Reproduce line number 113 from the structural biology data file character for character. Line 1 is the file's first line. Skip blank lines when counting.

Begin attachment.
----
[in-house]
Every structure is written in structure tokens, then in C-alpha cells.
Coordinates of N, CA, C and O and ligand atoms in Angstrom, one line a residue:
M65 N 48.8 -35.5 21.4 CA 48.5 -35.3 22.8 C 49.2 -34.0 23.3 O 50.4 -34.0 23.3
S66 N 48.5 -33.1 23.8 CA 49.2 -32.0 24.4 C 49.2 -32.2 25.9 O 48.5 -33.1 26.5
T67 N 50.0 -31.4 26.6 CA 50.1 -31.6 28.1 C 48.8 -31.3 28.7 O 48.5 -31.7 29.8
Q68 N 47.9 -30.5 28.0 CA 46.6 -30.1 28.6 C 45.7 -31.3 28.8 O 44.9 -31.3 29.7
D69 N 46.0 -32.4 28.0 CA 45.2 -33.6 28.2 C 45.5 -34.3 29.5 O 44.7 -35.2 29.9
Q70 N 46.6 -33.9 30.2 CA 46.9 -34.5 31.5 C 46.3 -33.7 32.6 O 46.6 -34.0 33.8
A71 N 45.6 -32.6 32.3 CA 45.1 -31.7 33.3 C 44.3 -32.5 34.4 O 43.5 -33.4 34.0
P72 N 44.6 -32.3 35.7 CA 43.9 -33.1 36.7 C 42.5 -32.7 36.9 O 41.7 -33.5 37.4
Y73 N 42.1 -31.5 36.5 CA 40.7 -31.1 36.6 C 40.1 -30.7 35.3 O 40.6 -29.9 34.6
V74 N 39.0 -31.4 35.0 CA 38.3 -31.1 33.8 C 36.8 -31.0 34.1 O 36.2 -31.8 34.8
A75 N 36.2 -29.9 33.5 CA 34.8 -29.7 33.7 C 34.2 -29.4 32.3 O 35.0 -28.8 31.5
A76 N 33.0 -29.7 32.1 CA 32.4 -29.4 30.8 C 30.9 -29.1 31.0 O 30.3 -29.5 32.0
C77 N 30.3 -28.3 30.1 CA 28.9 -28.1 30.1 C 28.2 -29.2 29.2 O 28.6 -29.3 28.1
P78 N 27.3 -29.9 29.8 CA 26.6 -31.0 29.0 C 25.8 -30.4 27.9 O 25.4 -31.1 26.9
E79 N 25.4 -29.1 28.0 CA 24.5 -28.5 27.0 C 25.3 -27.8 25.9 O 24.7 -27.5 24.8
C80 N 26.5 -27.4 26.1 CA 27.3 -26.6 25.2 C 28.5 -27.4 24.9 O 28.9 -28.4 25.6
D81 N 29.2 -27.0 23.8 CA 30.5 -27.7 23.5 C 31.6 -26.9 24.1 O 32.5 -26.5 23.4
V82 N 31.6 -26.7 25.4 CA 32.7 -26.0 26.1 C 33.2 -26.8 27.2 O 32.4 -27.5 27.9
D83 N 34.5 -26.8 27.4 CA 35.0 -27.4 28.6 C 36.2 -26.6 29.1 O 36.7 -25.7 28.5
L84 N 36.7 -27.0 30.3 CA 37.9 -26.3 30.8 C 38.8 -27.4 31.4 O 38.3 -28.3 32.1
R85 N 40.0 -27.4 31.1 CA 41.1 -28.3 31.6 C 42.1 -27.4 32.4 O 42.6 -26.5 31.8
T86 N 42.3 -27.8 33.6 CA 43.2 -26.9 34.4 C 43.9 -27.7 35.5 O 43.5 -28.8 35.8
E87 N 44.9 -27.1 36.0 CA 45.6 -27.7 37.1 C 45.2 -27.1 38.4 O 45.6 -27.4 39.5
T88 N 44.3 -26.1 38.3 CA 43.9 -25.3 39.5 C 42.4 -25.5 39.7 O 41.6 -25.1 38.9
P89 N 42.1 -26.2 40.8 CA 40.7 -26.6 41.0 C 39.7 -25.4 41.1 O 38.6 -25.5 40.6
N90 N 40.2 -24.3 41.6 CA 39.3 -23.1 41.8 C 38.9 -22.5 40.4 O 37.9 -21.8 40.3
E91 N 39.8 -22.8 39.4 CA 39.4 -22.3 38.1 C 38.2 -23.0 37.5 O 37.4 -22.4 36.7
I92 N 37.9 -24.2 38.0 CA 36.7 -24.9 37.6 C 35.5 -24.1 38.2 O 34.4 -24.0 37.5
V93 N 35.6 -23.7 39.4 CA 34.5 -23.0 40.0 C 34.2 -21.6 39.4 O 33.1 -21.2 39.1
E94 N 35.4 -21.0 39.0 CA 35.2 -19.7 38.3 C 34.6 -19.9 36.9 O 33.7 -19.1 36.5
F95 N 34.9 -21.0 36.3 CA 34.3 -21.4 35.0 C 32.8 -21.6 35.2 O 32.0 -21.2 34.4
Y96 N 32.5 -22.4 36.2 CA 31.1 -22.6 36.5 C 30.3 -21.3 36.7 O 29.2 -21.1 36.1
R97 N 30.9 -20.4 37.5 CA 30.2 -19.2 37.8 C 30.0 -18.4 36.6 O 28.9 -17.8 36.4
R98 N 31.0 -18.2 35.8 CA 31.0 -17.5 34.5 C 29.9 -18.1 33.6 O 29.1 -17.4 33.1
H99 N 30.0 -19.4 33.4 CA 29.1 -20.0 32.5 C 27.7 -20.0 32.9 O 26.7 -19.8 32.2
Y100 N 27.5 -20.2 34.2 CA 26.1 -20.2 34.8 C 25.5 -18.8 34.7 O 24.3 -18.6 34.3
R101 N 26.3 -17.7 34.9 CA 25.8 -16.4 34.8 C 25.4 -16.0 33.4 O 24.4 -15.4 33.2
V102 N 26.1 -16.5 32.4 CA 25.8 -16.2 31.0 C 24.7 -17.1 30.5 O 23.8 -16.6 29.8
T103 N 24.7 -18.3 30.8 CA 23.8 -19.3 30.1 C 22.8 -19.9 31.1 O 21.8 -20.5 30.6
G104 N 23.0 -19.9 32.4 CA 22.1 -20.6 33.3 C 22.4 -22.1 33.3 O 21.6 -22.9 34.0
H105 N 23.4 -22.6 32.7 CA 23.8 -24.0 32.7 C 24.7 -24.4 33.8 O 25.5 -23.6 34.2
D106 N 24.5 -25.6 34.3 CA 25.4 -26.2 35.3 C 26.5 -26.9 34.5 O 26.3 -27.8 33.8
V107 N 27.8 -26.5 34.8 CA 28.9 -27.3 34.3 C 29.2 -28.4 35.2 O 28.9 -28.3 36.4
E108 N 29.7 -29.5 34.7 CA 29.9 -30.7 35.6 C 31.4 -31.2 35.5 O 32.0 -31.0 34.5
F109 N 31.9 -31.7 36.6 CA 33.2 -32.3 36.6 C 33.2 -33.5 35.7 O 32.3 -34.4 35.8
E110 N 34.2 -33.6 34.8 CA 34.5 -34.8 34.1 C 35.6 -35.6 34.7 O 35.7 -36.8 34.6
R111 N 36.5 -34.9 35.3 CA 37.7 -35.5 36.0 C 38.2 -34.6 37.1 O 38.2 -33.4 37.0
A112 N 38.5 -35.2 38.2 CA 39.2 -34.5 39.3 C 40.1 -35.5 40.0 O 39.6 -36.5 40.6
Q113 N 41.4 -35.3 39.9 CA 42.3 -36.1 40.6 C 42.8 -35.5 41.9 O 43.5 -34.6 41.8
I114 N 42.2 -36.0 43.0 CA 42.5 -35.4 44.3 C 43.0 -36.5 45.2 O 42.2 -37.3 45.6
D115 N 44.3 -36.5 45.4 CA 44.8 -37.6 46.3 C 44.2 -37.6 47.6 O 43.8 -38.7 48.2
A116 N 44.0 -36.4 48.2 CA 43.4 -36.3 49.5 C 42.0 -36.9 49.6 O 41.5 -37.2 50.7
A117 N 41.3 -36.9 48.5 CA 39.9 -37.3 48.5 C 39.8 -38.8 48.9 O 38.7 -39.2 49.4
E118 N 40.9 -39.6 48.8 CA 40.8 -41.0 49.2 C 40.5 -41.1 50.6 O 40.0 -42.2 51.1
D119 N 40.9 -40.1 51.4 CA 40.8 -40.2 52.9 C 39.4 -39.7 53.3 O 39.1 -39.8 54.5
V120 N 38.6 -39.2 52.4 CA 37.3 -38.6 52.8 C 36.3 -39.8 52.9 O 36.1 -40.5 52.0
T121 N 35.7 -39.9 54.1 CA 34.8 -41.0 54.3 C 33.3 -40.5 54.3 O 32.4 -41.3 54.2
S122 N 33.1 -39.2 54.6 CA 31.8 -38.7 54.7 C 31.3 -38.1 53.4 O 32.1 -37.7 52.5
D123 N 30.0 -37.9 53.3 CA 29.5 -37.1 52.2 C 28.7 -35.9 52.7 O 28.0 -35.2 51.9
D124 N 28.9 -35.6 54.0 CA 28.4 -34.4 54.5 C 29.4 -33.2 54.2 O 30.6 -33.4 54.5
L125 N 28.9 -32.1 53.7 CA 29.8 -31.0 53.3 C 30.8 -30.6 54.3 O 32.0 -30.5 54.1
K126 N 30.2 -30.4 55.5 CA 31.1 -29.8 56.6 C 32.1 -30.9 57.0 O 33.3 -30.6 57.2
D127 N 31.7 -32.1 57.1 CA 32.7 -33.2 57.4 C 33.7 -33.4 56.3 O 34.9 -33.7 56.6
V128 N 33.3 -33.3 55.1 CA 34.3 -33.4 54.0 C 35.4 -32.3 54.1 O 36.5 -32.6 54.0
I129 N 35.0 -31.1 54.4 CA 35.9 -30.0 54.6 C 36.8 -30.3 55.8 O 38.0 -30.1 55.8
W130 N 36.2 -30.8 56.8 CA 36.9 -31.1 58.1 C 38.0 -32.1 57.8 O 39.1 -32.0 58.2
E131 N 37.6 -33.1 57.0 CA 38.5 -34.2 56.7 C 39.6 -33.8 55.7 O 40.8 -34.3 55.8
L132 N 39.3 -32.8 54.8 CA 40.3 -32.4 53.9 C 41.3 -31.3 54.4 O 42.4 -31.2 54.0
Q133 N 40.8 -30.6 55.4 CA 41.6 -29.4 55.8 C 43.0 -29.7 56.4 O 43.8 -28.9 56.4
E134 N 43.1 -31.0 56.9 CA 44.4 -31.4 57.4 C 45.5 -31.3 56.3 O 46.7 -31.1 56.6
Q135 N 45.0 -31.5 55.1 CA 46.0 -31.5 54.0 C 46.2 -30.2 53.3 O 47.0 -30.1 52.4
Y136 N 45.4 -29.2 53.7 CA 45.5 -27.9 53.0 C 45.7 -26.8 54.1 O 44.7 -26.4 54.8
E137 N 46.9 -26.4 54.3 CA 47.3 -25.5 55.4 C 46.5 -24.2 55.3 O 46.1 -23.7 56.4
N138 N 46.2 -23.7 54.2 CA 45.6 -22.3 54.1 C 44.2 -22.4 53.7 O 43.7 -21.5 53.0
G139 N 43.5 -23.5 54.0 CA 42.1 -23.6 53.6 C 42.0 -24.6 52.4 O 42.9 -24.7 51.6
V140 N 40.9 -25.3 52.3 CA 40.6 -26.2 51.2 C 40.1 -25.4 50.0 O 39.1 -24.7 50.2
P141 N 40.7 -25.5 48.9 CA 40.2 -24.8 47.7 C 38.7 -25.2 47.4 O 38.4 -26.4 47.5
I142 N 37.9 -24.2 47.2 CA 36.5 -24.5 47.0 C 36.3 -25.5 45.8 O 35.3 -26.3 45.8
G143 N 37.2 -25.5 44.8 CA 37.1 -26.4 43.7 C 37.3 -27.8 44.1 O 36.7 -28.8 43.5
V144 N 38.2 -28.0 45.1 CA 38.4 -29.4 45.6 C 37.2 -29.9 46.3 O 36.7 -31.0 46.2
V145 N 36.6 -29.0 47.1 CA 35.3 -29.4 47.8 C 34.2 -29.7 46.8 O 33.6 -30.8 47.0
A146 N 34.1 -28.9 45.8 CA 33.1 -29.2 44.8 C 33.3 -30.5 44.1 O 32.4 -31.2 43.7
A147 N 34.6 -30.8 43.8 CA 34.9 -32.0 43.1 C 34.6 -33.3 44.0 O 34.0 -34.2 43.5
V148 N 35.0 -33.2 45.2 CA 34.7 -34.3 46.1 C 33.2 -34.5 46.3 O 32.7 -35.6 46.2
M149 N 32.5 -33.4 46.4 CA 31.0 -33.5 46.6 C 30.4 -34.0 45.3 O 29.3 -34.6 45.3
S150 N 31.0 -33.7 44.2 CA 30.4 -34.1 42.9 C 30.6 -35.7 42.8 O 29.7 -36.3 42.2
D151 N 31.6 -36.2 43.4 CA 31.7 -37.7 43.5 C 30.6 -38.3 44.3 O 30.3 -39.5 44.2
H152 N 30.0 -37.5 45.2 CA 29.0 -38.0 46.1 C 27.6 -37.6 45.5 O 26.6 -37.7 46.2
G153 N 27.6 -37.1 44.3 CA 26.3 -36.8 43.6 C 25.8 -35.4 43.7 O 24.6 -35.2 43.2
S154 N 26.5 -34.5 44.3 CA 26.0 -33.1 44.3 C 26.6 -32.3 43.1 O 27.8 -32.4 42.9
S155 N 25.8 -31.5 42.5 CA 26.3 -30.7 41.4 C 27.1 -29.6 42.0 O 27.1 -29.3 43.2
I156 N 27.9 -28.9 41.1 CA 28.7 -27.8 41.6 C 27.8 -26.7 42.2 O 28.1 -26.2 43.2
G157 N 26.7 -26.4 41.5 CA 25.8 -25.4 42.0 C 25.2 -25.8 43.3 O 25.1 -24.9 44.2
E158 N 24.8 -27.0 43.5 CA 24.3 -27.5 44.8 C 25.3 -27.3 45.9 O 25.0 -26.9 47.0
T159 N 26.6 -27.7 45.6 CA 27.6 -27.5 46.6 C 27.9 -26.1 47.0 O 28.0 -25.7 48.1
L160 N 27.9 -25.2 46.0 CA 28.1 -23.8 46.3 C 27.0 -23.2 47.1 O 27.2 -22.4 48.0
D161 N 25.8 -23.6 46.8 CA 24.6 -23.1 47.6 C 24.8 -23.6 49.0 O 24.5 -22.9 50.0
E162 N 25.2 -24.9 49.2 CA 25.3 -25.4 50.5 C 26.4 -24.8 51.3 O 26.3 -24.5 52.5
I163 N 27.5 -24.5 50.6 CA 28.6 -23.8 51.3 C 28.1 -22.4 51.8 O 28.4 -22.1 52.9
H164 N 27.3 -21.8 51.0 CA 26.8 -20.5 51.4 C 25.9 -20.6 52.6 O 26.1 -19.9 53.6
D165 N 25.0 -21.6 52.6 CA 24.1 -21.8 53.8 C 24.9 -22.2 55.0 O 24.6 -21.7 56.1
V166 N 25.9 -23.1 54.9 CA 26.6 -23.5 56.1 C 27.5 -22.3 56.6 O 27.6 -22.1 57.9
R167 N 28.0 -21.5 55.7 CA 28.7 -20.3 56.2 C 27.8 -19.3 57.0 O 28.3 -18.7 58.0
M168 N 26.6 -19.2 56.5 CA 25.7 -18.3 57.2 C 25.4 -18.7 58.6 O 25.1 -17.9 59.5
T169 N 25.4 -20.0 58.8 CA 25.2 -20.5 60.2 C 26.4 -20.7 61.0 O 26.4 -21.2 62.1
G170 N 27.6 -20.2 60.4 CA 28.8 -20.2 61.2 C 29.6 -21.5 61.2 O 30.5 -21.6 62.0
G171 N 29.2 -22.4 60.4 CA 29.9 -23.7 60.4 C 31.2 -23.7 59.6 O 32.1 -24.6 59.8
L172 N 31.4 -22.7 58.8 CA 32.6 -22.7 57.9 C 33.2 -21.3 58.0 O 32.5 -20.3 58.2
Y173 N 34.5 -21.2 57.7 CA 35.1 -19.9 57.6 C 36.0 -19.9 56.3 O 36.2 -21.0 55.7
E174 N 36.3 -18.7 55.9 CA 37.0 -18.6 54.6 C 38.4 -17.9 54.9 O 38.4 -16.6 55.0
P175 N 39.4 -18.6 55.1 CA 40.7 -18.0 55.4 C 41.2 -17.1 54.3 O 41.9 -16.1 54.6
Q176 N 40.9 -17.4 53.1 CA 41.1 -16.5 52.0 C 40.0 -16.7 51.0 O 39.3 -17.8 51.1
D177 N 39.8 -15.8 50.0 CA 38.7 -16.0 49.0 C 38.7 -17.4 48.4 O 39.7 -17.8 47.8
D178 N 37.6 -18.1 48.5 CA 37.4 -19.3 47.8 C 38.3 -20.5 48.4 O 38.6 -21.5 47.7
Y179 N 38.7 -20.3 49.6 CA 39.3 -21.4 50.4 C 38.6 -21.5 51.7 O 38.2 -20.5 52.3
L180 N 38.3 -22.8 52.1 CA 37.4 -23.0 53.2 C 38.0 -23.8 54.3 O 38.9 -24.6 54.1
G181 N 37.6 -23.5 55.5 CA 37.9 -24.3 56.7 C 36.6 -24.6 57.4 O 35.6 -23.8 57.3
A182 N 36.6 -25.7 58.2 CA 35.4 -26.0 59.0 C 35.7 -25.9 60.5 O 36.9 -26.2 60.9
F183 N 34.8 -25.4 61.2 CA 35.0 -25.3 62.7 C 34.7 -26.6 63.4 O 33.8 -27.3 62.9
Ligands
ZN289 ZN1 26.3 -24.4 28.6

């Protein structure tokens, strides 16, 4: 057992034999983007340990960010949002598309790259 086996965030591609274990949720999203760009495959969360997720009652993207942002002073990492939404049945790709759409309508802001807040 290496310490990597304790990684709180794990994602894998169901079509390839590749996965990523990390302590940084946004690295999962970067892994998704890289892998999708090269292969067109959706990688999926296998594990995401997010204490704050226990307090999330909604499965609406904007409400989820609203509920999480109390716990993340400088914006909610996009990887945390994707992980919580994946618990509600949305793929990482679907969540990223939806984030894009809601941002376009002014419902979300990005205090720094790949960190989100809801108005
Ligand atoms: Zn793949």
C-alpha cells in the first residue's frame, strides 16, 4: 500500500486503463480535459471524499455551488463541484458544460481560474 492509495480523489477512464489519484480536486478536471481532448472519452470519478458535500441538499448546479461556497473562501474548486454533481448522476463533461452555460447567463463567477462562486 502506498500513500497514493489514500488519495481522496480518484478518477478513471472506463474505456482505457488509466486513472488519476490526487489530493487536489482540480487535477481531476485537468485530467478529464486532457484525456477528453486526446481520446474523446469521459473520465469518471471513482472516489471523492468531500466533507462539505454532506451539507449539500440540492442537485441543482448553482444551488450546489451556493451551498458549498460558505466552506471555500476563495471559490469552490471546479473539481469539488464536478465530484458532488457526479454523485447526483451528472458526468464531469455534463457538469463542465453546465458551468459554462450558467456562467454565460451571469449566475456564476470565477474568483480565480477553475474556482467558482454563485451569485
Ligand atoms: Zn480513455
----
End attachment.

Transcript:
E174 N 36.3 -18.7 55.9 CA 37.0 -18.6 54.6 C 38.4 -17.9 54.9 O 38.4 -16.6 55.0